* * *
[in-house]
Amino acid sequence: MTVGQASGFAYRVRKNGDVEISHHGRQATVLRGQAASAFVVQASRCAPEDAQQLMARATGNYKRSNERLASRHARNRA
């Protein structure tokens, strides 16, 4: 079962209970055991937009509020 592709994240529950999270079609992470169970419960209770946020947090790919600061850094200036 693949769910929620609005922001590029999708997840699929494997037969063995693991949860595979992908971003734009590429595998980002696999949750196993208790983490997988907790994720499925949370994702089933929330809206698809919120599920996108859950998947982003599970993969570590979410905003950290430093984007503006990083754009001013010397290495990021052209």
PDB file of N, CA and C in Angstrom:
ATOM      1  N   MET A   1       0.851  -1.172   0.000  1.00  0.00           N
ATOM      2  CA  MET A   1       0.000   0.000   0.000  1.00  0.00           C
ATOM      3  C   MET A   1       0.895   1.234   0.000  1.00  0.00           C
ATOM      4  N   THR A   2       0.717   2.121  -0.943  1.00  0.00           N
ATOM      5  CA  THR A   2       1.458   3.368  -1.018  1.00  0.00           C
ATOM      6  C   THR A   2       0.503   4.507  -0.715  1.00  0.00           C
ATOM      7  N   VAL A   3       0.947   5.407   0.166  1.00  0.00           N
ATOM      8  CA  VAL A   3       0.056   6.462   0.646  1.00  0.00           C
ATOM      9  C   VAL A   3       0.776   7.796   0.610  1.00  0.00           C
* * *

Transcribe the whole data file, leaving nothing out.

[in-house]
Amino acid sequence: MTVGQASGFAYRVRKNGDVEISHHGRQATVLRGQAASAFVVQASRCAPEDAQQLMARATGNYKRSNERLASRHARNRA
């Protein structure tokens, strides 16, 4: 079962209970055991937009509020 592709994240529950999270079609992470169970419960209770946020947090790919600061850094200036 693949769910929620609005922001590029999708997840699929494997037969063995693991949860595979992908971003734009590429595998980002696999949750196993208790983490997988907790994720499925949370994702089933929330809206698809919120599920996108859950998947982003599970993969570590979410905003950290430093984007503006990083754009001013010397290495990021052209």
PDB file of N, CA and C in Angstrom:
ATOM      1  N   MET A   1       0.851  -1.172   0.000  1.00  0.00           N
ATOM      2  CA  MET A   1       0.000   0.000   0.000  1.00  0.00           C
ATOM      3  C   MET A   1       0.895   1.234   0.000  1.00  0.00           C
ATOM      4  N   THR A   2       0.717   2.121  -0.943  1.00  0.00           N
ATOM      5  CA  THR A   2       1.458   3.368  -1.018  1.00  0.00           C
ATOM      6  C   THR A   2       0.503   4.507  -0.715  1.00  0.00           C
ATOM      7  N   VAL A   3       0.947   5.407   0.166  1.00  0.00           N
ATOM      8  CA  VAL A   3       0.056   6.462   0.646  1.00  0.00           C
ATOM      9  C   VAL A   3       0.776   7.796   0.610  1.00  0.00           C